The Department of Environment, Land, Water and Planning has escorted the food in while the highway is cut off, mostly due to the threat of falling trees.
“You always run out of something. I haven’t been able to run a full menu, [but] no one’s gone hungry,” Mr Marchi said.
The tiny town has a population of just 200 people, most of whom stayed behind when the fires came through late last year.
About 30 people evacuated, Mr Marchi guessed, and many of them took the chance to return home on Monday when the highway opened from midday until 8pm.
Jennet Young has stacks of boxes filled with donations at Cann River Public Hall, to ensure locals are taken care of.
The 78-year-old has toothbrushes, toothpaste, toiletries, toilet paper, biscuits and canned food “of every description”. For the past week, the information and support team at Cann River Public Centre has also held fresh fruit and vegetables, bread, meat and milk.
“We’ve had a little bit that’s been choppered in, but most of it is coming in via the army and those massive big tankers … I don’t know what they’re called but they’re massive,” Ms Young said.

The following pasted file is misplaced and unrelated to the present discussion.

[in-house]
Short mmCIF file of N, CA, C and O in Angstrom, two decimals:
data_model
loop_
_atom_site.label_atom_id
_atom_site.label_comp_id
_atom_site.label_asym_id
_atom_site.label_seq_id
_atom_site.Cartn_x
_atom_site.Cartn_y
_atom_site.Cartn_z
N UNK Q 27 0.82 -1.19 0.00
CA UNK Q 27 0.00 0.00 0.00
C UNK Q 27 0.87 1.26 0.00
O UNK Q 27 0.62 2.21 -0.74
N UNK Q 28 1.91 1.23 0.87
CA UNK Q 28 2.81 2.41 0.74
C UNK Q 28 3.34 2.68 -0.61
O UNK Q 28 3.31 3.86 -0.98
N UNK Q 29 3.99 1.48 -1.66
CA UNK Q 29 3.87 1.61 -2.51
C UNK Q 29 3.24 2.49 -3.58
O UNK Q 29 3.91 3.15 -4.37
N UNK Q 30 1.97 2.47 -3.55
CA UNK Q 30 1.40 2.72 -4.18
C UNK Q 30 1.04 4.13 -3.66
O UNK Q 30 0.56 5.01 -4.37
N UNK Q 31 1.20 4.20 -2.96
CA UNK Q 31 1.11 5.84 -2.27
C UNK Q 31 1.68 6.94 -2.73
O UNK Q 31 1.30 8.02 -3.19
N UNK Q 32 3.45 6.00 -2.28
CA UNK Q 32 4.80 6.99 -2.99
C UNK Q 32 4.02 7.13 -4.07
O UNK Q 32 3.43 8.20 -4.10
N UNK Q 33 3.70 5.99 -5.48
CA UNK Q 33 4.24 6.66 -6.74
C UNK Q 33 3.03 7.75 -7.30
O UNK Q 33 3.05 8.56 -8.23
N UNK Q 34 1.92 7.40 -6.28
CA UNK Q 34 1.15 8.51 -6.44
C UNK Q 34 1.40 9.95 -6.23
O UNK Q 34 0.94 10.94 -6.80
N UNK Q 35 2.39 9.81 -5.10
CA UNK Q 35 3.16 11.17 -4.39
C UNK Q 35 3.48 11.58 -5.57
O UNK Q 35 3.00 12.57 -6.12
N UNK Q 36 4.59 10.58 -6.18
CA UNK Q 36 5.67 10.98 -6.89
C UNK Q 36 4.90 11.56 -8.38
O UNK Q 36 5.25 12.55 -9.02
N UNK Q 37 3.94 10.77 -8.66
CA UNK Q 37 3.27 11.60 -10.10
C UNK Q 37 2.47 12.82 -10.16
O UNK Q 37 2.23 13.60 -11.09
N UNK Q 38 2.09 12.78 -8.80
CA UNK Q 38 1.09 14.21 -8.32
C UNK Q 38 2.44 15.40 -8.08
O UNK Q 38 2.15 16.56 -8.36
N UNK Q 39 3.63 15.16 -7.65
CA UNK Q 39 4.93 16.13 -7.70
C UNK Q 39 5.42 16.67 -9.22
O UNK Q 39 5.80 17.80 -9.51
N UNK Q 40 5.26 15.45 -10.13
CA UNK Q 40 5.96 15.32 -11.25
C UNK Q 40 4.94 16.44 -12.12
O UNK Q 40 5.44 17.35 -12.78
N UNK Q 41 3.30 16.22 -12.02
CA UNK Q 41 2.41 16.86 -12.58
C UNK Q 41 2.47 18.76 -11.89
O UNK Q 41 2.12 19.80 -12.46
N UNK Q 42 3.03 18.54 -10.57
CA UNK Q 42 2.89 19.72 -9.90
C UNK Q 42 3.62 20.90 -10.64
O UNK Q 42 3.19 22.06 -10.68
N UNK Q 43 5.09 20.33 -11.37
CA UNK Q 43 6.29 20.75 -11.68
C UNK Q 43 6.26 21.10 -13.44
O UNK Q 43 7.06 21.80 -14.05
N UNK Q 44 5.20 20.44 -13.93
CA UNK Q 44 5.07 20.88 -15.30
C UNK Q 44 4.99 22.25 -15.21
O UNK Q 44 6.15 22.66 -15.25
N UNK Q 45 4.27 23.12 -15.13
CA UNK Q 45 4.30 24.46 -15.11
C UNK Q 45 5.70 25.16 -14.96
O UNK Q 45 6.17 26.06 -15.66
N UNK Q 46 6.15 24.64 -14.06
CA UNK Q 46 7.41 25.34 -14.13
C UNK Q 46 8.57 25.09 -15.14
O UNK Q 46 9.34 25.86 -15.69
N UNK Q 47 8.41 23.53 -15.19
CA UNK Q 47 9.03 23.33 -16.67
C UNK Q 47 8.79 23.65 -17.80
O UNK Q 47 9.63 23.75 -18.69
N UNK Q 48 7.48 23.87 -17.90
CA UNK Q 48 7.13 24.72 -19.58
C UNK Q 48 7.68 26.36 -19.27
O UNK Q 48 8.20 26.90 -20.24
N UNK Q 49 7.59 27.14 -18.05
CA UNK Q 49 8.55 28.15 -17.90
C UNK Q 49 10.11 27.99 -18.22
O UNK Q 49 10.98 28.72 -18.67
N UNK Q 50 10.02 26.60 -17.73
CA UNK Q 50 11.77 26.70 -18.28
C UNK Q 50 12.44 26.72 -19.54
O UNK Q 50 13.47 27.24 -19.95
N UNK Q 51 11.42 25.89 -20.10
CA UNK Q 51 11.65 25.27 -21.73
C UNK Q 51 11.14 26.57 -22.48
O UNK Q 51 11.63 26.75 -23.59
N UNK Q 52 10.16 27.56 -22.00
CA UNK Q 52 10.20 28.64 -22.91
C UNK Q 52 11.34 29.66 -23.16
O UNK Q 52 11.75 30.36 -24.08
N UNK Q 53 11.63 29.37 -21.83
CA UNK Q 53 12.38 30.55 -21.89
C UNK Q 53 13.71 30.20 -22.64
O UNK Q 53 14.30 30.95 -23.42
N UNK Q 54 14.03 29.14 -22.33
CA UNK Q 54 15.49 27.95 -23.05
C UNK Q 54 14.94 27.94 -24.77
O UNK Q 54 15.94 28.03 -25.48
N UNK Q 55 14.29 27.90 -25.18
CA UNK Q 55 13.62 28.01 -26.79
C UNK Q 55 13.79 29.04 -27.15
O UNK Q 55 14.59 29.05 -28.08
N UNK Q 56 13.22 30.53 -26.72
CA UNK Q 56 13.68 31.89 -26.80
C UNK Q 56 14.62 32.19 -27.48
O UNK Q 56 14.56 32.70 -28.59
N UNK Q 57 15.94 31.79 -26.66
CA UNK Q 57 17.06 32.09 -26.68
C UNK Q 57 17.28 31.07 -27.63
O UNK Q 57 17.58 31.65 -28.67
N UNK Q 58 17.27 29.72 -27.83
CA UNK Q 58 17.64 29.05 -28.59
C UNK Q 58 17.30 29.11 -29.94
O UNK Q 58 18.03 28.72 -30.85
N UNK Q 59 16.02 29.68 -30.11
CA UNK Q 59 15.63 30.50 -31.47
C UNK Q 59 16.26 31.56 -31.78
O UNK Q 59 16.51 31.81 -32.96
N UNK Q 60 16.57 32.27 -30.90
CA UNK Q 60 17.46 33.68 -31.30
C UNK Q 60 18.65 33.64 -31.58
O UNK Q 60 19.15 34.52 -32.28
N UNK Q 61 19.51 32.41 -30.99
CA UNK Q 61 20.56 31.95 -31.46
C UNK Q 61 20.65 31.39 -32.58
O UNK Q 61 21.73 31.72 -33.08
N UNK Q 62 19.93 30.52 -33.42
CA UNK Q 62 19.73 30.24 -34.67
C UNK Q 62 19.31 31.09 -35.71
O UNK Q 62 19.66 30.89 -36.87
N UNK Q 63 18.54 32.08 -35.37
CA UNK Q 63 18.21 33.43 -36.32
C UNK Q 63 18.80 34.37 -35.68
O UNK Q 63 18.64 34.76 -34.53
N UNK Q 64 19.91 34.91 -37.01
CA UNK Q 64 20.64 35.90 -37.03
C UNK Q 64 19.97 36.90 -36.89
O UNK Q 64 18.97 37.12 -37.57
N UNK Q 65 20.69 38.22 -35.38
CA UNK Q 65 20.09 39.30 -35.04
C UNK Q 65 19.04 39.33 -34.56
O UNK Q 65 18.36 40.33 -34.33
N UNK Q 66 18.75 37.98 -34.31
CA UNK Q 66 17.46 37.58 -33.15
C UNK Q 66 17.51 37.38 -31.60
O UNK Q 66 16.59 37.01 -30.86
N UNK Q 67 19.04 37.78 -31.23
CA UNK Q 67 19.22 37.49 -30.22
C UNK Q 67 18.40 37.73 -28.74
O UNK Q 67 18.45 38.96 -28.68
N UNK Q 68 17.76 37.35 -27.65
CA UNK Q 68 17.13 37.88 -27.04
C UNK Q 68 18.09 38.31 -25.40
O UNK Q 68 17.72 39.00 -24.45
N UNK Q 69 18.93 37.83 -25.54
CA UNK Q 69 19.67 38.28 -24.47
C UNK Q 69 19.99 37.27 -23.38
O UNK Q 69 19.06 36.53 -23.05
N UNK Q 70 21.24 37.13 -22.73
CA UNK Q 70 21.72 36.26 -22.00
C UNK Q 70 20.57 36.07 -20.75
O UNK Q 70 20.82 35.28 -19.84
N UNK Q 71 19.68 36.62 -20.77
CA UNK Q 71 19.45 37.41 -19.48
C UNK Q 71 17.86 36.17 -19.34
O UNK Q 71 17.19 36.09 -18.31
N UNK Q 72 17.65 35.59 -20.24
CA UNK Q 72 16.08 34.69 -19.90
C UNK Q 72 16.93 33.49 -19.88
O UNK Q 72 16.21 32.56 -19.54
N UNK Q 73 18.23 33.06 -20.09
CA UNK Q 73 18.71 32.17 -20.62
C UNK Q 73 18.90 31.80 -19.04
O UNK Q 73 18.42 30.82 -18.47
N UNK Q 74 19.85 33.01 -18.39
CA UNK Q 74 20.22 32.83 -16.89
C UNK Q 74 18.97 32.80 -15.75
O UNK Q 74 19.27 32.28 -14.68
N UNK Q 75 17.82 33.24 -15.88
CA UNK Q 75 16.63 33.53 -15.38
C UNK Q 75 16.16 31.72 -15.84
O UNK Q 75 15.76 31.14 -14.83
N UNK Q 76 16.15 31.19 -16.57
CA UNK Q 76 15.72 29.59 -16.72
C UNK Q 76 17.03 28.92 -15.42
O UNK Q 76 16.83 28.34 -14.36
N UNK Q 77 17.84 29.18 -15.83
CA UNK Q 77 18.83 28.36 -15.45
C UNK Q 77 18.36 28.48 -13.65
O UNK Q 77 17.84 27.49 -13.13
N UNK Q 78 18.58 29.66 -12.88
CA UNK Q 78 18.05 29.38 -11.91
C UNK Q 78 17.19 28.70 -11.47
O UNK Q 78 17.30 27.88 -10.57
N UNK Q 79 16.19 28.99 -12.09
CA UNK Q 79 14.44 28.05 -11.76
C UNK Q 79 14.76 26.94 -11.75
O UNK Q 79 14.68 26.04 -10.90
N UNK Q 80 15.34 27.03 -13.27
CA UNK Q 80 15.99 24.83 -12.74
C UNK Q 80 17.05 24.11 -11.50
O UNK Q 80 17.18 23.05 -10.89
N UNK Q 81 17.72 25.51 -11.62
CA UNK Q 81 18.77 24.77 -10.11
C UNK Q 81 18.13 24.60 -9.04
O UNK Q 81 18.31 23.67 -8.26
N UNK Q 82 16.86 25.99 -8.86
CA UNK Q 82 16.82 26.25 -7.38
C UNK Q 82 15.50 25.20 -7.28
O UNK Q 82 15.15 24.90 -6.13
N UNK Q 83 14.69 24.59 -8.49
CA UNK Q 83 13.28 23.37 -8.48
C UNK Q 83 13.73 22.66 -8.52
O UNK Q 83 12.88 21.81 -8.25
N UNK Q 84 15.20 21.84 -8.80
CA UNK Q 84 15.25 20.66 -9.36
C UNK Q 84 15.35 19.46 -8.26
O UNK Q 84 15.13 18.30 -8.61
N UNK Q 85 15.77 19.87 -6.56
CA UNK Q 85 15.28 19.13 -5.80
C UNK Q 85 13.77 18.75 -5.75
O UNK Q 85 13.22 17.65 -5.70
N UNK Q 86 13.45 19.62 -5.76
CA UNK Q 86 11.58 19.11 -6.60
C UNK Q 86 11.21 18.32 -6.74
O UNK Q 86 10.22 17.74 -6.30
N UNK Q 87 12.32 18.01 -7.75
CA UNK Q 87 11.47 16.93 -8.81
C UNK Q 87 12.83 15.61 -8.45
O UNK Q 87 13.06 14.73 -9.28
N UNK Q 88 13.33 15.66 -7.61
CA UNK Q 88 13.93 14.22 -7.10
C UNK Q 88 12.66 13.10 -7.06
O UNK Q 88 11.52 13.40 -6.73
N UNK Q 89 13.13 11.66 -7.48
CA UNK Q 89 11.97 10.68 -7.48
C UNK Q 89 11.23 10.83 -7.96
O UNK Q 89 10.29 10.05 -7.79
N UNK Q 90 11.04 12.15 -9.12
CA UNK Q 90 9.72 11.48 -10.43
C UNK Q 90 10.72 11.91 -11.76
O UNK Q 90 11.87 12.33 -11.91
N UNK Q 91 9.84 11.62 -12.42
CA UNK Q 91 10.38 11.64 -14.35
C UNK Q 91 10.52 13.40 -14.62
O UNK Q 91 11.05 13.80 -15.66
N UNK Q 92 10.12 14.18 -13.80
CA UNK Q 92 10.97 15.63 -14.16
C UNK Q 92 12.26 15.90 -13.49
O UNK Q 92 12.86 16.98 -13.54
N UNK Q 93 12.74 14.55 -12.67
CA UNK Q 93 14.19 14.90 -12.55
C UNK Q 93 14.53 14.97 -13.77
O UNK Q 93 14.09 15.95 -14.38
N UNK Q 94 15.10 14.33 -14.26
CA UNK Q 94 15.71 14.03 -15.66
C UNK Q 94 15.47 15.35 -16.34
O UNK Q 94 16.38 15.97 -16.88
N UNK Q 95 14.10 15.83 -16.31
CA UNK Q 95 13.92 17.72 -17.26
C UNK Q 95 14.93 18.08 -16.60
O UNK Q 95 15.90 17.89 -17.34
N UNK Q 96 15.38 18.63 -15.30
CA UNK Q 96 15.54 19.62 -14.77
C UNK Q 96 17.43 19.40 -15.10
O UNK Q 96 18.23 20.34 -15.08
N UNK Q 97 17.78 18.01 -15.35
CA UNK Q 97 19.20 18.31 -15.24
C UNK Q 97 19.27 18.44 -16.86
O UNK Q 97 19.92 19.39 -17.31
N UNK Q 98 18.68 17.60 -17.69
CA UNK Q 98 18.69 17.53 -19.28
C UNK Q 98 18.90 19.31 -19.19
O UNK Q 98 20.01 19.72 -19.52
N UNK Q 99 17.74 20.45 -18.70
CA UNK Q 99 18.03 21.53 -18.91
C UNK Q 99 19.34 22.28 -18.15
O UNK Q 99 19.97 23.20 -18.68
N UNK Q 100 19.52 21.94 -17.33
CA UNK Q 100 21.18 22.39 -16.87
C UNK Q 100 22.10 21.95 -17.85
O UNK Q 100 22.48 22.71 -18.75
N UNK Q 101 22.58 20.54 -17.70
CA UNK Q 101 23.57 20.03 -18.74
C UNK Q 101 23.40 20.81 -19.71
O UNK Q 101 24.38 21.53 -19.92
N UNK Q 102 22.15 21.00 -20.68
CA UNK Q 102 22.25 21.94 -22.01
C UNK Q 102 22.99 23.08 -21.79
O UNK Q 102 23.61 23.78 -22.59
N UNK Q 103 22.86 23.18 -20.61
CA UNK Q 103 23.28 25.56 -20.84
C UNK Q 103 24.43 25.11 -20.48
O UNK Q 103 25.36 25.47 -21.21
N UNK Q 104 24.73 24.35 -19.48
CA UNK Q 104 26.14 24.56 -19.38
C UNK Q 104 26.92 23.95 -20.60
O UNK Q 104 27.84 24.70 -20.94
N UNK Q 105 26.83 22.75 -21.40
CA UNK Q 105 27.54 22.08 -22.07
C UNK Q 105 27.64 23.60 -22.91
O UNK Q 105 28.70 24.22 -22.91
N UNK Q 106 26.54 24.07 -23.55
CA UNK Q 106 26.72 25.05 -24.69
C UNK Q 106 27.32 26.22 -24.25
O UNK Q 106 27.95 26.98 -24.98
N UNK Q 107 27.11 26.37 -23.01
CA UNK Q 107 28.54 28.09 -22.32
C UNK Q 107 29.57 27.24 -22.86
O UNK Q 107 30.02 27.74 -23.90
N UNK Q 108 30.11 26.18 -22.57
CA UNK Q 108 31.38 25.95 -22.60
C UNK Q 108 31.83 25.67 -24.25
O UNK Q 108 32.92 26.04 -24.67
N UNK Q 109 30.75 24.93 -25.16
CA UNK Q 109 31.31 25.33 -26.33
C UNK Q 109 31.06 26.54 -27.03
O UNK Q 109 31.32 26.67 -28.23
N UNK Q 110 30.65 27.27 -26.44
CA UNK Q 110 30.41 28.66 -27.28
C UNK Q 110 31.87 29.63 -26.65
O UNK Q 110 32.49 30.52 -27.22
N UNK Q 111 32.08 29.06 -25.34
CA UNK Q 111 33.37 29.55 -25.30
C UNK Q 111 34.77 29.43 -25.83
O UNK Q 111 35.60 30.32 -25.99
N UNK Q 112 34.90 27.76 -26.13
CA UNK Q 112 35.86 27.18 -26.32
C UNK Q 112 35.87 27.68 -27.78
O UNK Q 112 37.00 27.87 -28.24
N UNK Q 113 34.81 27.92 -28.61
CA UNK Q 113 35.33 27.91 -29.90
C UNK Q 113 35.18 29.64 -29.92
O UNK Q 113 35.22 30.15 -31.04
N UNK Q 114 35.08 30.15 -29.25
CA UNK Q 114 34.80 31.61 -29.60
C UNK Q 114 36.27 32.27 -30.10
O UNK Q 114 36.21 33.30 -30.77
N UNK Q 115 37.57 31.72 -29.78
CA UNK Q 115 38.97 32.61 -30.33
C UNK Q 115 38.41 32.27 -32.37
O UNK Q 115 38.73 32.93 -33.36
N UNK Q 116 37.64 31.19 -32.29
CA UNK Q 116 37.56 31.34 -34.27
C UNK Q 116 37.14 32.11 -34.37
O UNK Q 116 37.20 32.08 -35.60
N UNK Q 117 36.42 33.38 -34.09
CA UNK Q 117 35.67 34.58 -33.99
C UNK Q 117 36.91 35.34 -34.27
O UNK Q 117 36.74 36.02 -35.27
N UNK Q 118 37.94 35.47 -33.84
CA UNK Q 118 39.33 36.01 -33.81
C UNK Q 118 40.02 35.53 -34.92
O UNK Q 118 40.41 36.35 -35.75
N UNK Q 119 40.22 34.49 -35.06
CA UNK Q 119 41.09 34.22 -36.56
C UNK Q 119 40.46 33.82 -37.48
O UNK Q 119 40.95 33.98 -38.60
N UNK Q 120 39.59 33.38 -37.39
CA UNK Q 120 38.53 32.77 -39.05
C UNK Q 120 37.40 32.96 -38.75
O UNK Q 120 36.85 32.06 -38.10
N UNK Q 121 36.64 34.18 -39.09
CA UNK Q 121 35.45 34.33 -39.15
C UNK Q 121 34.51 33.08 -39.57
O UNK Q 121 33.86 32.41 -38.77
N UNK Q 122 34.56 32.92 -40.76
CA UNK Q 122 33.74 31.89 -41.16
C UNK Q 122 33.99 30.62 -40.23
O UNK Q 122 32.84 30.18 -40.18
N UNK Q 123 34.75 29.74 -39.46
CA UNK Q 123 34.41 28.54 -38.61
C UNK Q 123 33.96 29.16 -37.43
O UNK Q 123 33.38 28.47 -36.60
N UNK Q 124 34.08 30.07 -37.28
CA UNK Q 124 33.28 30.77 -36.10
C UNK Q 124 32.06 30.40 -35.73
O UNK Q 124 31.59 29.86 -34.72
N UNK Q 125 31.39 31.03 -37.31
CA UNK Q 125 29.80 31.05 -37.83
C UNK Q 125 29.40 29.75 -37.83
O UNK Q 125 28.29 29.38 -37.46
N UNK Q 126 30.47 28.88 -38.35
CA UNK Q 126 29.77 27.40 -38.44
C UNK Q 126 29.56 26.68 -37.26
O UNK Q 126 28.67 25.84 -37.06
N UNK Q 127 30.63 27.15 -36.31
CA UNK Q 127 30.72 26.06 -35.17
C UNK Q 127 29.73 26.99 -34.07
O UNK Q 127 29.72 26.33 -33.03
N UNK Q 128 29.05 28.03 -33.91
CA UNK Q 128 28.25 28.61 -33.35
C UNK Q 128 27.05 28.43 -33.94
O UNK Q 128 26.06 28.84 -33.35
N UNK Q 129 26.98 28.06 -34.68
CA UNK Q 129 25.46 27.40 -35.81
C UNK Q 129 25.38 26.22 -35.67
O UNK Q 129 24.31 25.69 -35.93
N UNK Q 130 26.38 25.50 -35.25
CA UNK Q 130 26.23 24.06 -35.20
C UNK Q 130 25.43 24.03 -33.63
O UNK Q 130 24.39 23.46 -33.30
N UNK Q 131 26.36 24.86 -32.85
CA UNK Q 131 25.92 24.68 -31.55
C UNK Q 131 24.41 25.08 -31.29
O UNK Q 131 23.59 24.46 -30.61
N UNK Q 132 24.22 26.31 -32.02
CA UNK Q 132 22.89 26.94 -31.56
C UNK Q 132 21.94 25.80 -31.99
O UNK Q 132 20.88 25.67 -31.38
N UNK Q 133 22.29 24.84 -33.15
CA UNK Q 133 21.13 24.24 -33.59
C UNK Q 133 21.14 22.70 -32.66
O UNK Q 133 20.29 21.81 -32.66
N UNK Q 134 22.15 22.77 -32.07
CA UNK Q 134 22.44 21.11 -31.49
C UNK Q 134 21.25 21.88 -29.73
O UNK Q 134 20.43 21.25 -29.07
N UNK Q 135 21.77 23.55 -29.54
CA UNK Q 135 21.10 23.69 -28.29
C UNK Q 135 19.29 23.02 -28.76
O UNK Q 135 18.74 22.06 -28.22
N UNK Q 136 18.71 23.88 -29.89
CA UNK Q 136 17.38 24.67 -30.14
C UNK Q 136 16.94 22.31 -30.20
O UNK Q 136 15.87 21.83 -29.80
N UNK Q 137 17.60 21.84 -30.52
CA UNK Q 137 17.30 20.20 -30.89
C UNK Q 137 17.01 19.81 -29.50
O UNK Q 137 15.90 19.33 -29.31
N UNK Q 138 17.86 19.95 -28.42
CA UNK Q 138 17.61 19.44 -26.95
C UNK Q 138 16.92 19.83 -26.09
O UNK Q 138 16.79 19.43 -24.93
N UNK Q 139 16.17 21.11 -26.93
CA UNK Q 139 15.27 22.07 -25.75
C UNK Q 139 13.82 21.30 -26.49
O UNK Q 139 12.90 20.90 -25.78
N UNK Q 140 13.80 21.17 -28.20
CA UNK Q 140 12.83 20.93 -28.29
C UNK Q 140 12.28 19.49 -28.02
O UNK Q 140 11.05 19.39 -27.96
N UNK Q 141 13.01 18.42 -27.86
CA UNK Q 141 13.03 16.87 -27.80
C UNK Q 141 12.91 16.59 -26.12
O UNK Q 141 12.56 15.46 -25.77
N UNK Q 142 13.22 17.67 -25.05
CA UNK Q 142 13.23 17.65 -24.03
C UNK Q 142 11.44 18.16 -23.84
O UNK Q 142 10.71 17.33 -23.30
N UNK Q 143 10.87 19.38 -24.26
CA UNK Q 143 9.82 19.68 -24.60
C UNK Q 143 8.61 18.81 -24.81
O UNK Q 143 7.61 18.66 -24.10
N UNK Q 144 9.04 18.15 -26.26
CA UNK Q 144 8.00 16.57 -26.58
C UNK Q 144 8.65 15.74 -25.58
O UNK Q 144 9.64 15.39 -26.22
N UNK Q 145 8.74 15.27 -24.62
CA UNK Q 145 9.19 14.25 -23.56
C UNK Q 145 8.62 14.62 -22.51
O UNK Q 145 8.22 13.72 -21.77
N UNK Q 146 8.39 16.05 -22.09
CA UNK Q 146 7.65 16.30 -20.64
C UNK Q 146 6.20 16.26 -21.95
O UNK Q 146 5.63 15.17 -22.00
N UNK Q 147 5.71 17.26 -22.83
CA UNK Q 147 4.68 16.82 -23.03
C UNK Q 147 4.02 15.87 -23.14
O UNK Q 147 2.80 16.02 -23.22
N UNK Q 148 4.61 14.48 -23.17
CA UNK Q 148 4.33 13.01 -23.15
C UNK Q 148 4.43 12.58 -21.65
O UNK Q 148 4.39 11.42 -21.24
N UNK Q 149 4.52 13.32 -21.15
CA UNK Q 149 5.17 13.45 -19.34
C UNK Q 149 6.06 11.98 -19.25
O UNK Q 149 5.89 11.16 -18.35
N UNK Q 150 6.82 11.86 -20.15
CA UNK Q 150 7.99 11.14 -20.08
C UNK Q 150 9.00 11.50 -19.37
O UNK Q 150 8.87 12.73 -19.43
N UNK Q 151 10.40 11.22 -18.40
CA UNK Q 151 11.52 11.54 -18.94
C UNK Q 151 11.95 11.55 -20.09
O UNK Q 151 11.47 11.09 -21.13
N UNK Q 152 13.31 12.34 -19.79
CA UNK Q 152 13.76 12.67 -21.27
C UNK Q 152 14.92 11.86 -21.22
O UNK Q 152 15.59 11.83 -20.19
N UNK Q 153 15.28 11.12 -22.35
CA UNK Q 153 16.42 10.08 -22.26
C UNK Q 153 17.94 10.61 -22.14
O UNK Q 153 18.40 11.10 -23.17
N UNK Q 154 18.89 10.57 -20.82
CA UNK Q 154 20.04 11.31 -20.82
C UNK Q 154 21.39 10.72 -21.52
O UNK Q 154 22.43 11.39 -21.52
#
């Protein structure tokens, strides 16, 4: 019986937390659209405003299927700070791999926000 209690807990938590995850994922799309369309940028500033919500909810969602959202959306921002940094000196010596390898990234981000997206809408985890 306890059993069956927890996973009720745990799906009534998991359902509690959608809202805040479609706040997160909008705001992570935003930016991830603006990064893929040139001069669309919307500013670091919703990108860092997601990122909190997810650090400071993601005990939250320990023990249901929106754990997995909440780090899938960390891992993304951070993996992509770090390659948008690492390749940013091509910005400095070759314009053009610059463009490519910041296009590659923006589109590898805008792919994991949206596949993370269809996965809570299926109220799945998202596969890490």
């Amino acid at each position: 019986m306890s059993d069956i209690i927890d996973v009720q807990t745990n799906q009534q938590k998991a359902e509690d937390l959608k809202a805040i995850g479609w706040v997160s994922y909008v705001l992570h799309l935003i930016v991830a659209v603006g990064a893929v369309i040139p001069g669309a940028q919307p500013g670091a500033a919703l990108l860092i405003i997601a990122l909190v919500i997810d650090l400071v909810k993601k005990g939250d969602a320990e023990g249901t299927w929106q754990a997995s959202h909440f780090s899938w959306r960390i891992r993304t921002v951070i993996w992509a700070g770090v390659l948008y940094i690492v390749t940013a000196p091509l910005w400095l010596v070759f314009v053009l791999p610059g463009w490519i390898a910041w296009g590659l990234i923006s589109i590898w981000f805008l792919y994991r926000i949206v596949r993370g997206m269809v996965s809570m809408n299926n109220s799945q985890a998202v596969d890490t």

“If you met one of them on the road, you’d pull over to the side very quickly.”
Ms Young, who has lived in Cann River more than 51 years, has been volunteering seven days a week. She takes requests and will source specific products that trapped locals are seeking, and organises deliveries to people in outlying areas.
“Yes, there’s a few irate people around that want cigarettes, alcohol, and want everything done now – which is a little bit impossible to be achieved,” she said.
Mr Marchi said he understood why the Princes Highway was closed, but he agreed people were going a little stir crazy.
“They’re getting very niggly and frustrated. A lot of people wanted to get out. They felt like they were in a jail.”
Before the power came back on, Mr Marchi turned an SES van into a food truck and fed hundreds of people sheltered at a school as the fires came through.
He has been working seven days a week this month, doing 12- to 15-hour days. “It’s all a blur now. We’ve been doing 15-hour days non-stop.”
Rachel is a breaking news reporter for The Age.